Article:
Finding his way on the links
Tyler Simpson appears headed for the 'big time'
CLACKAMAS - After a mediocre showing as a member of Oregon State University's men's golf team, Clackamas 23-year-old Tyler Simpson has been turning more than a few heads as he pursues his dream of making a living in golf.
Simpson graduated from OSU with a degree in construction engineering management a little over a year ago.
After red-shirting his freshman year, he played golf for the Beavers for the next four years.
'I had very limited success at Oregon State,' Simpson says. 'My best finish was fourth. I was always the fifth or sixth guy on the team. With five guys traveling, I didn't do a lot of traveling.'
For nine months ending the first of June of this year, Simpson was in Scottsdale, Arizona, working in outside services at the Jack Nicklaus-designed courses at the Desert Mountain Resort, and taking lessons from Desert Mountain professional Bryan Hepler.
'My plan coming out of school was to play golf two or three years and see if I can get my game to the point where I can do it for a living,' said Simpson. 'My game has progressed a lot faster than I expected it to….
'My plan now is to stay amateur the rest of the summer, return to Scottsdale in September, and then, in the winter, make a decision whether to turn pro, or stay amateur - and work on my game - awhile longer.'
Simpson has had a whirlwind of success on the amateur circuit since returning to Oregon in early June of this year.
During the month of June, the 2005 Clackamas High grad tied for fourth place at the Royal Oaks Invitational in Vancouver; tied for third place at the Oregon Open played at Bend's Awbrey Glen Golf Club; and finished runner-up at the Oregon Golf Association Amateur Championship, held at Waverley Country Club.
'I'm not surprised with how I've done, but I'm surprised with how fast I've gotten there,' Simpson says.
Simpson says the turnaround in his game began two years ago, when he met and began taking instruction from PGA professional Brian Henninger.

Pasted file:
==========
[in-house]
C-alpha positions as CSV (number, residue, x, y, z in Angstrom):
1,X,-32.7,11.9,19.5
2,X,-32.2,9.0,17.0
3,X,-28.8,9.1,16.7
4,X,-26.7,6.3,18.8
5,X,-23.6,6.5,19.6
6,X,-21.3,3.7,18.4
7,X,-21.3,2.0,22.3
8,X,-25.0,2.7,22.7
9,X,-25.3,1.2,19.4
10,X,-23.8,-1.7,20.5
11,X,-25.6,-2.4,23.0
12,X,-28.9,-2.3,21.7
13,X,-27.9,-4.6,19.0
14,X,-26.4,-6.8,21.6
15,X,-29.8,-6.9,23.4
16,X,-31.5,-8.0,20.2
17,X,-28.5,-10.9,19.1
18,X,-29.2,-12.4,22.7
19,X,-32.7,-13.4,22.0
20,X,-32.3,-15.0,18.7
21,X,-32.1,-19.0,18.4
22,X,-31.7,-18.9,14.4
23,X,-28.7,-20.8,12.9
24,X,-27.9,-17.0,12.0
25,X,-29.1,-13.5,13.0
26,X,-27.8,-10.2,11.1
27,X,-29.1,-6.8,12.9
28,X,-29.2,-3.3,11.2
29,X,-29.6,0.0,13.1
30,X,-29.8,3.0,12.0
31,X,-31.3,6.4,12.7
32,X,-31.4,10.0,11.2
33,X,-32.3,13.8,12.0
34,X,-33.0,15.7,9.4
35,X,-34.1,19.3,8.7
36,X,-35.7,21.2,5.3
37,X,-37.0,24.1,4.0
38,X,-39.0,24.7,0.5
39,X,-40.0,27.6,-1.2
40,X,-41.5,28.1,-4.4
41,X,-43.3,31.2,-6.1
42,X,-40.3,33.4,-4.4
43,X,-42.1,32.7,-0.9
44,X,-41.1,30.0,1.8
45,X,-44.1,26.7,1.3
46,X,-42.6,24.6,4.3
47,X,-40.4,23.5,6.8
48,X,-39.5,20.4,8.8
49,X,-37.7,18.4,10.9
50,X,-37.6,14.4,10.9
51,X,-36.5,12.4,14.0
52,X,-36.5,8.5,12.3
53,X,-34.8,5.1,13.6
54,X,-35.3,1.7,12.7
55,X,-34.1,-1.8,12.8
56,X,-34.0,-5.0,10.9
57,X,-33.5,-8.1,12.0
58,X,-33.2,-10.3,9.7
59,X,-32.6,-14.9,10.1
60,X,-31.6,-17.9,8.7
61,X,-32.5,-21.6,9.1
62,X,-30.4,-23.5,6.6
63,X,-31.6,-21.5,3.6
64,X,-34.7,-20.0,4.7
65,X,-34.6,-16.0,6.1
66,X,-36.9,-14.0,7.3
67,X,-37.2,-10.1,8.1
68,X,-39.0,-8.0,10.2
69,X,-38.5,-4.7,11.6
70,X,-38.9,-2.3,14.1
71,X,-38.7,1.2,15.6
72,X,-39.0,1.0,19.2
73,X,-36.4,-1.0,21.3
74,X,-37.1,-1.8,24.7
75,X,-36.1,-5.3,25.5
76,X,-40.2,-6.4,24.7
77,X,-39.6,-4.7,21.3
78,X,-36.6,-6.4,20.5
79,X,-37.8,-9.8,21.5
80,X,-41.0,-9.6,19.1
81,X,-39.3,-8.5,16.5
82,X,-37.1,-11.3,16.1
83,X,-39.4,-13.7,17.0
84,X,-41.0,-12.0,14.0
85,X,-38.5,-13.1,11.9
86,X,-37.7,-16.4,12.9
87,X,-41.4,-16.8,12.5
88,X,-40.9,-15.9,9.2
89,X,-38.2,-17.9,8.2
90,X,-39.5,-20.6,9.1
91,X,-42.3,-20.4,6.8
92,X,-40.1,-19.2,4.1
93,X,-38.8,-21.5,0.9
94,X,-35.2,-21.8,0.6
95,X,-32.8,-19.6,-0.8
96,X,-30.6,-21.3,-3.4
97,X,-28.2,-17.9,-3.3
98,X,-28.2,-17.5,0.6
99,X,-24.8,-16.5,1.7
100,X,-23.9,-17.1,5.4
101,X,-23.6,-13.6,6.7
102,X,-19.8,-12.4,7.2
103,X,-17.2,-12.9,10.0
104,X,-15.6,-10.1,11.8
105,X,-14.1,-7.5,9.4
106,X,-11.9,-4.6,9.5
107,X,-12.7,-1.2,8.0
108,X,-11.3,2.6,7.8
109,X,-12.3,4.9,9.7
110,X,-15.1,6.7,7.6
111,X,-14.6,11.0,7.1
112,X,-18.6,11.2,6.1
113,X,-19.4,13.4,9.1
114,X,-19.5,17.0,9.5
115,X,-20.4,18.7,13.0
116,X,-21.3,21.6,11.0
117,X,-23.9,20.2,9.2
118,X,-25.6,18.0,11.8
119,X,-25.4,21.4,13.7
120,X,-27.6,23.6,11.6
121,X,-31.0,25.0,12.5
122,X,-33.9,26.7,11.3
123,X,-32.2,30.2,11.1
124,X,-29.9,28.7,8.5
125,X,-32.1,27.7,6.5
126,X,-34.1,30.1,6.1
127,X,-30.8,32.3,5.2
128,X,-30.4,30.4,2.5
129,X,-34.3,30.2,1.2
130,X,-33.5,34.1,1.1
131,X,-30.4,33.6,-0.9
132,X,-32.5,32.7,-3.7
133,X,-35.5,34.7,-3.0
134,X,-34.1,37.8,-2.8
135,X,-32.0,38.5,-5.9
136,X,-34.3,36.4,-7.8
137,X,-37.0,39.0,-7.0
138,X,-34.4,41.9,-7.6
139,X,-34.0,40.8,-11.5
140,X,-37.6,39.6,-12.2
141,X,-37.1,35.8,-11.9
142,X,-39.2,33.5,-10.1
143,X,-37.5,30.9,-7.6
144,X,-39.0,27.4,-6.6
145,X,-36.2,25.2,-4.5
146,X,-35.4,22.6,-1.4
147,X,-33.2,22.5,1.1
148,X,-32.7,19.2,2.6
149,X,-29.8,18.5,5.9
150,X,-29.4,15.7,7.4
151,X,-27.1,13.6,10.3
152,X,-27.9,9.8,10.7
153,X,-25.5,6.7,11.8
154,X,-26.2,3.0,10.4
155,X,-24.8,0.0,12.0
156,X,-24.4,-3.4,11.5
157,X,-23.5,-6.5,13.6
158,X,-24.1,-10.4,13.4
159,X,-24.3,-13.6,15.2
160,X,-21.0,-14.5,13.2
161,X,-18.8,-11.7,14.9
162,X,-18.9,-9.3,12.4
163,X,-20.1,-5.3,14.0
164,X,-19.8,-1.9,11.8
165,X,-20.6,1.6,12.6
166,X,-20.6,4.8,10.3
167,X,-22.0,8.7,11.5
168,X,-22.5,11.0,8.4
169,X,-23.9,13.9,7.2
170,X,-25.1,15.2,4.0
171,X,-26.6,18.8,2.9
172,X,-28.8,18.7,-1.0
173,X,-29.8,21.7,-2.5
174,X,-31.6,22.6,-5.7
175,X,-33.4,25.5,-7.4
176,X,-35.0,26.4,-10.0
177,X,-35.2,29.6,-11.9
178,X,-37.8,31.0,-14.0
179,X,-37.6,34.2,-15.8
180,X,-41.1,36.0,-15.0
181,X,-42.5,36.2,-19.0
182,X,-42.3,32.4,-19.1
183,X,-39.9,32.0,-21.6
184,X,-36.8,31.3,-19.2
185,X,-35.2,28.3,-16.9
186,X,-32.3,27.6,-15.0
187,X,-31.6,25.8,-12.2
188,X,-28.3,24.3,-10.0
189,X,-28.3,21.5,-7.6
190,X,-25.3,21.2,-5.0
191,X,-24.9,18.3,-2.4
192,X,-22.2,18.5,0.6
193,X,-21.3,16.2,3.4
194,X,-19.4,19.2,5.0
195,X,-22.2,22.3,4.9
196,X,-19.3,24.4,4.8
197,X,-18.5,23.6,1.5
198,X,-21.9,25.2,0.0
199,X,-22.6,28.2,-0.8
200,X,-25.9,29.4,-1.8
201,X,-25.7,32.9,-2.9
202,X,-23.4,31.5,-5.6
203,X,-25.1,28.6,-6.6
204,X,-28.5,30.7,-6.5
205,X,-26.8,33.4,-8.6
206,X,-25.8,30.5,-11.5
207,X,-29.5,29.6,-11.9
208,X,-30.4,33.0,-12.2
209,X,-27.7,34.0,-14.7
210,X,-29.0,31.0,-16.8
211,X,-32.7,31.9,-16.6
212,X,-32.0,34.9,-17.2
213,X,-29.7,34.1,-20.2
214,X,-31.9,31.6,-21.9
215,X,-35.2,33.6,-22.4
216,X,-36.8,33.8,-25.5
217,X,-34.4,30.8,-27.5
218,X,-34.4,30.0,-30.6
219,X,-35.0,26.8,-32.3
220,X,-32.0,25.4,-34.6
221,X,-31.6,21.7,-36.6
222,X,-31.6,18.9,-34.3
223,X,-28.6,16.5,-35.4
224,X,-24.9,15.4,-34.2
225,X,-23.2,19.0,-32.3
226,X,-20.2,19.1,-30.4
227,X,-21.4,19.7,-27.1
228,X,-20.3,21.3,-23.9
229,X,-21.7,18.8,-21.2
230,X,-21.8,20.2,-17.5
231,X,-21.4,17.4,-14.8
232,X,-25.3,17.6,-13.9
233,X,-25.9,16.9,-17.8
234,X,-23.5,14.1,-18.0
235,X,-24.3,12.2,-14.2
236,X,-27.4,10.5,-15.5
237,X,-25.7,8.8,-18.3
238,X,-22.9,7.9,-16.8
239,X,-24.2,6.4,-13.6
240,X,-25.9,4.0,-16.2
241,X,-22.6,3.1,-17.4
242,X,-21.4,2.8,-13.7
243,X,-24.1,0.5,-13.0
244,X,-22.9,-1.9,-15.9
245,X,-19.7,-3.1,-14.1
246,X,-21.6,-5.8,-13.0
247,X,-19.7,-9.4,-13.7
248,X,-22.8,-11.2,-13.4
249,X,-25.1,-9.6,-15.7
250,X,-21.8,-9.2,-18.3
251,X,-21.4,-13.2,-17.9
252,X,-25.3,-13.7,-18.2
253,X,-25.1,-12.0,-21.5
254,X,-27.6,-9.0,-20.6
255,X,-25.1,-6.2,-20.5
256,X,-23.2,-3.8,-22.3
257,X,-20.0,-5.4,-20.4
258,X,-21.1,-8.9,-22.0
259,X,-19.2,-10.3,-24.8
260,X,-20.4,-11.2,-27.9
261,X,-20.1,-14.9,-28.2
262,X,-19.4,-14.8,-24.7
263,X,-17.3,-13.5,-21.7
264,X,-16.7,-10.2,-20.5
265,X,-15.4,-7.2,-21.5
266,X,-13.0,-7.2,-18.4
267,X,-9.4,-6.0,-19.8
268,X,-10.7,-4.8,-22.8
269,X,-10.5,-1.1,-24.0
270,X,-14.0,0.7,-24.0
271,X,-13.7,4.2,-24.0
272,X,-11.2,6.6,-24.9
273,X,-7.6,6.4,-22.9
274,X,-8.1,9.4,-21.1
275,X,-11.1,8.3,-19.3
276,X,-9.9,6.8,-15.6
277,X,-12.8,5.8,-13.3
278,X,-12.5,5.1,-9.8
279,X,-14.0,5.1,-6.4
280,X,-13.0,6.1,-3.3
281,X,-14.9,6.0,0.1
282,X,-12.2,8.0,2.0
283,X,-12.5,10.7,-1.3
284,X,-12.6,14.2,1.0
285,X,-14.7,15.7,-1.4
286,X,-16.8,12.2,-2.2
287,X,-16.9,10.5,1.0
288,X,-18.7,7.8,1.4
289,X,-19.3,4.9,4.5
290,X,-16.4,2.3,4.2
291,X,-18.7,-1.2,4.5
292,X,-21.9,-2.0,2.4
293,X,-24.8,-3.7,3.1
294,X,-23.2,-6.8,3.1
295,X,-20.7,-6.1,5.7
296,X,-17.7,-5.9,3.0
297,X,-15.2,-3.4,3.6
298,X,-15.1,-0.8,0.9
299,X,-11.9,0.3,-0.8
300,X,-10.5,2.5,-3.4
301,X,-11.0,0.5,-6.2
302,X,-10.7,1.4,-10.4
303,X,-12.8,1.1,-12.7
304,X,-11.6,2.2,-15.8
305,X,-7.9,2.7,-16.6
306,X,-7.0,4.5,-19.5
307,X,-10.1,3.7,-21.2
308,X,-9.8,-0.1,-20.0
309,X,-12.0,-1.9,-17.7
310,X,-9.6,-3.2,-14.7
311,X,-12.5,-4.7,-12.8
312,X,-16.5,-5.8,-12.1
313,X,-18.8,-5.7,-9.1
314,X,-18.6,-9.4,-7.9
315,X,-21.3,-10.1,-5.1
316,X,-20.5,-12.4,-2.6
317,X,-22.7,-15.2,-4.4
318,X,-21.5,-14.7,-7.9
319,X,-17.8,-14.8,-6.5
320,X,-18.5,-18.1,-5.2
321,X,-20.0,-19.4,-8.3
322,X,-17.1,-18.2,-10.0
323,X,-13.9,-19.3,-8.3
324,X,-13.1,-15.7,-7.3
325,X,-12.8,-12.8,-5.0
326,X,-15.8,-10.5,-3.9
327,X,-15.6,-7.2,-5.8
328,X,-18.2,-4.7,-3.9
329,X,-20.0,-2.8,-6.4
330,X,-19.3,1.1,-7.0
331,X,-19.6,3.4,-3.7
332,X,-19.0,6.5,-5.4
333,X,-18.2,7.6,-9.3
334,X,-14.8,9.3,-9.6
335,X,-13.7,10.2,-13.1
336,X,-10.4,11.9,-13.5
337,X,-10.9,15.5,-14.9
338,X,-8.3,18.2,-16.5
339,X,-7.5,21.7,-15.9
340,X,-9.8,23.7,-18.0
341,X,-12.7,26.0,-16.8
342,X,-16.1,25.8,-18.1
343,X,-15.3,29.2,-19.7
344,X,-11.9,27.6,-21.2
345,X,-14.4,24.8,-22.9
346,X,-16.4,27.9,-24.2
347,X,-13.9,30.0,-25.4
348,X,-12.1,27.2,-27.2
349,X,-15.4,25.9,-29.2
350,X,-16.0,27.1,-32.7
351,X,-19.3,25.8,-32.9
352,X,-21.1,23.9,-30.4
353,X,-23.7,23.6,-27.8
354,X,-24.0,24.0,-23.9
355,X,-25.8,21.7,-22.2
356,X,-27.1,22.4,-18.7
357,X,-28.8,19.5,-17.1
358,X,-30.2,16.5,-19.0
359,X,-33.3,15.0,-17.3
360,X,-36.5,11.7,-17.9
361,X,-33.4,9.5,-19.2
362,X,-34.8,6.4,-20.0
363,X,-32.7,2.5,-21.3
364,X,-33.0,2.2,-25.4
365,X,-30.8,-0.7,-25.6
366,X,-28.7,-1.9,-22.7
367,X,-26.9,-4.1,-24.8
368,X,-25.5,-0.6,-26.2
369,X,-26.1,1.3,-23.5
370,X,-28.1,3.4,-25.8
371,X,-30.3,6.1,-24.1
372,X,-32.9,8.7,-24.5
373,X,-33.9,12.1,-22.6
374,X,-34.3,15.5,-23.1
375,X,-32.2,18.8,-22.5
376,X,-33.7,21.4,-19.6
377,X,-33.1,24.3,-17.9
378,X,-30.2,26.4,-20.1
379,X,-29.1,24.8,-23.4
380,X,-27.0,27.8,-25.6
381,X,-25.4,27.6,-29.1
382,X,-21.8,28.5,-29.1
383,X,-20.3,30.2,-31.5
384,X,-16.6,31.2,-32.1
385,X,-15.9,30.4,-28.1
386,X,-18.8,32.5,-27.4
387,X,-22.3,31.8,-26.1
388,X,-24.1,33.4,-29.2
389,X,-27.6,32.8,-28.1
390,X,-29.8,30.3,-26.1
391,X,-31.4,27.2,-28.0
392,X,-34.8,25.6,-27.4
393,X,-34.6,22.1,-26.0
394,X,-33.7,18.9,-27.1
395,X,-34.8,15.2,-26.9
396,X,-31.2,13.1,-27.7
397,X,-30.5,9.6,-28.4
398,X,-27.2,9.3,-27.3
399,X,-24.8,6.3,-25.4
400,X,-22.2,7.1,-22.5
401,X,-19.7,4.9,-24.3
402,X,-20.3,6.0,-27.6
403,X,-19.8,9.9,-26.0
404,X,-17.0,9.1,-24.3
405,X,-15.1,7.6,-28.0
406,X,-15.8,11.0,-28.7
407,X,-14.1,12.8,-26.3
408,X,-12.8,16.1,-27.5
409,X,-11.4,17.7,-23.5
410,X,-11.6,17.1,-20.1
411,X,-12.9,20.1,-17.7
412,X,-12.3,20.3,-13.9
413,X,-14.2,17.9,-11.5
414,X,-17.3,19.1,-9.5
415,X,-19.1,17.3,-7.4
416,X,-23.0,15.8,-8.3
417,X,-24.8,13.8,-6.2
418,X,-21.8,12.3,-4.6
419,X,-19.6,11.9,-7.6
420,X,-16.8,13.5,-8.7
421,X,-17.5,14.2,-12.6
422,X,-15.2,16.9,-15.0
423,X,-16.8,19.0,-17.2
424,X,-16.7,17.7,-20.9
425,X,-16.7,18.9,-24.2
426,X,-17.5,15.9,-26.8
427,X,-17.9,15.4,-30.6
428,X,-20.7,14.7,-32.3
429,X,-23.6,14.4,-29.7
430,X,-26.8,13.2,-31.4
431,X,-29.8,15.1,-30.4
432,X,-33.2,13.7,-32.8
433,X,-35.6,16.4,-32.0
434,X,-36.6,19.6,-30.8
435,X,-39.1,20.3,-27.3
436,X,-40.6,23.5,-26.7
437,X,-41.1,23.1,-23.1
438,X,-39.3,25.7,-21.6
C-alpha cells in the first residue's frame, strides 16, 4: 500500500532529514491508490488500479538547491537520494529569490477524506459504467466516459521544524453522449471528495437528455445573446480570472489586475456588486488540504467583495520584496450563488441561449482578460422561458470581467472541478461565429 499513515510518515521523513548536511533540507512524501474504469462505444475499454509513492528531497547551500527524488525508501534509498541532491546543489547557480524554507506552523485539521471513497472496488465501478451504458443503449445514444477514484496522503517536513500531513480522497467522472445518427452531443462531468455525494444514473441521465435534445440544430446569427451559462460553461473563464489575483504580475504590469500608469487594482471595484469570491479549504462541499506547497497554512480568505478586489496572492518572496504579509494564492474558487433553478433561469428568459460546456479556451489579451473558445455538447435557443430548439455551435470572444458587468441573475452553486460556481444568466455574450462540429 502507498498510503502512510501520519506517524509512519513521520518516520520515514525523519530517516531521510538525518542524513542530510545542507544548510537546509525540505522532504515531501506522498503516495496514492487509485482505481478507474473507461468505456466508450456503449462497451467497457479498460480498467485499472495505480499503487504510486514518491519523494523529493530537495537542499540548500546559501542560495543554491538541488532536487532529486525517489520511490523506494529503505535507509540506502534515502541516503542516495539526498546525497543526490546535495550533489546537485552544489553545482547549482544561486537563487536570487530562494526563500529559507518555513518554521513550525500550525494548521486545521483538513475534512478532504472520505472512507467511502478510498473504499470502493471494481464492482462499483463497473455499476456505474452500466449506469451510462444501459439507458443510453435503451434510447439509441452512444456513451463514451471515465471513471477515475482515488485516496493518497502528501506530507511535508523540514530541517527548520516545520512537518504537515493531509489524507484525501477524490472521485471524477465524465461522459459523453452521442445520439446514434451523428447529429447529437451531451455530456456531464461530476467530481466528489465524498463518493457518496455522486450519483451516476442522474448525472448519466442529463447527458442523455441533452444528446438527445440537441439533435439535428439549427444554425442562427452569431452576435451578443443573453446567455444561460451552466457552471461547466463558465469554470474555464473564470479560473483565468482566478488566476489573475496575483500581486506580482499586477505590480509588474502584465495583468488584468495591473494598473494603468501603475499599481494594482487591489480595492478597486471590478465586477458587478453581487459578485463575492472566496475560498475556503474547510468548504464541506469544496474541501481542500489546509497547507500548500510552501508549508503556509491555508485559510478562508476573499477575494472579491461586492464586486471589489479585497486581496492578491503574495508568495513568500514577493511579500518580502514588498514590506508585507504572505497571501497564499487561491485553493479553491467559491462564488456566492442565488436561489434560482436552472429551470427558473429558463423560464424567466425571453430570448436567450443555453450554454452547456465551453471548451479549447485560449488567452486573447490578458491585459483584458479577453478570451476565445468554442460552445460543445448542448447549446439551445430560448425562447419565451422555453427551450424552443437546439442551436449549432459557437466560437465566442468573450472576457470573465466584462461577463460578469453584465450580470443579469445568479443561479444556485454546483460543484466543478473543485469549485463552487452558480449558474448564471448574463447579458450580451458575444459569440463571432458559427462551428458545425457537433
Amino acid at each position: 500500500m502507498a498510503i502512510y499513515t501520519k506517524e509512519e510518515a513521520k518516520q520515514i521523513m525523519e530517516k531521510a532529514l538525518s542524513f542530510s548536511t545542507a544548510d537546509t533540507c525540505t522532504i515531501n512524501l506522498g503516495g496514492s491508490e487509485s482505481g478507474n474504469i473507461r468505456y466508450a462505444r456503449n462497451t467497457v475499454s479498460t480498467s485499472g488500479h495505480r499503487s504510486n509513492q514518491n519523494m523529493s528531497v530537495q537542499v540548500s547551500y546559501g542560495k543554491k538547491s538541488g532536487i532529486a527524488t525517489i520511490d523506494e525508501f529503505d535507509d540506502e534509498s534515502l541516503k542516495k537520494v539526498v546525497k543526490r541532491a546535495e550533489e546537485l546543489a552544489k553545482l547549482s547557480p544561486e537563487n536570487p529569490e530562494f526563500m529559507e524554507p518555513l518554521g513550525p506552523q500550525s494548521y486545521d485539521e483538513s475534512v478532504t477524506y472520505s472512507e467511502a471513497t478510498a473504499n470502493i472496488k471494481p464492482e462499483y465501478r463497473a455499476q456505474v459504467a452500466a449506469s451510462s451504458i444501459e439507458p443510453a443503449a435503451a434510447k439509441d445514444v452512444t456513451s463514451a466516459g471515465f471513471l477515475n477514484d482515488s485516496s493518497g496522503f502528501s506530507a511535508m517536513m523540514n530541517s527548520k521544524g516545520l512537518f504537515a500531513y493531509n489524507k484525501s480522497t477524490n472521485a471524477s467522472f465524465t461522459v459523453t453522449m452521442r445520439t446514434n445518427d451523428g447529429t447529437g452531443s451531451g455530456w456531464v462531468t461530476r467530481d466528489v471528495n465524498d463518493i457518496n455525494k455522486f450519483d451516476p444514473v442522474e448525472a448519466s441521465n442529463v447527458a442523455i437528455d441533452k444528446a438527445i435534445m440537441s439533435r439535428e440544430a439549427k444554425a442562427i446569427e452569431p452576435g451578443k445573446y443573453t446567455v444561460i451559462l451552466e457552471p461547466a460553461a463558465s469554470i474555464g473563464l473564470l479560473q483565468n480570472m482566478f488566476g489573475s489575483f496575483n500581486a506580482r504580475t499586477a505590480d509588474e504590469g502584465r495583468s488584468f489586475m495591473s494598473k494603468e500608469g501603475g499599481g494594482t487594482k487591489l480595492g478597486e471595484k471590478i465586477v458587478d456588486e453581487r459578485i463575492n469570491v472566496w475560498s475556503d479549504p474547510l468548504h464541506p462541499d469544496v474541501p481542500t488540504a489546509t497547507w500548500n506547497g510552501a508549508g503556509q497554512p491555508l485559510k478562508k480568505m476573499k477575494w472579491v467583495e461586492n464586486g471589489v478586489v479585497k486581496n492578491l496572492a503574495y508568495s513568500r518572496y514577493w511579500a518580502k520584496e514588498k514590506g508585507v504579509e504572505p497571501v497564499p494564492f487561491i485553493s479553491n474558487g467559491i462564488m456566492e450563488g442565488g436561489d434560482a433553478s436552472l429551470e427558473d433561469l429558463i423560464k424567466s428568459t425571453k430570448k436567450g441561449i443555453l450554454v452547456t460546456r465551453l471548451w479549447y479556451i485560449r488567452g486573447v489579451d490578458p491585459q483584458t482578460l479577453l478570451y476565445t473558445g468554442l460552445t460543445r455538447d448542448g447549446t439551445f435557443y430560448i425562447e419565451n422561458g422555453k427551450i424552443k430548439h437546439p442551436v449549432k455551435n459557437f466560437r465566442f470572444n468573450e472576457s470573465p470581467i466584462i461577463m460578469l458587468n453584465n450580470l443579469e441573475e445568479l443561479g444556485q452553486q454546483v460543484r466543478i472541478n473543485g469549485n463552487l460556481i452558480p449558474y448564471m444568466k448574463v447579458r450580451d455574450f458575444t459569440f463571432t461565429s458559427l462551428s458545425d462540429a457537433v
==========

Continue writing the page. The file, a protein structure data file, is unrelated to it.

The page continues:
'He said to me, 'If I can't make a tour player out of you, then I can't make a tour player out of anybody,'' Simpson recalls. 'That's when I started to really believe I might be able to make it as a professional. Brian Henninger started making it real for me. He played on the tour and won twice.
'To get hooked up with someone who'd been there and done that, and to have them say that, it did a lot for my confidence.'
In Scottsdale, Simpson met Hepler. He took lessons, and his game improved dramatically.
'[Bryan Hepler] had a very different way of teaching golf,' said Simpson. 'Both in how to swing a golf club, and the mental and physical side of it….
'I've been practicing less than I ever have and getting better than I ever have…. The information he was giving me made it easy.'
Simpson says that where in college he'd practice 5 to 8 hours a day for months at a time, in Scottsdale he practiced maybe 3-1/2 hours a day two or three days a week.'
Simpson says that Hepler has him dressing for success, wearing long pants instead of shorts to competition. He says the Scottsdale pro has him watching his diet and he's helped with mental preparation.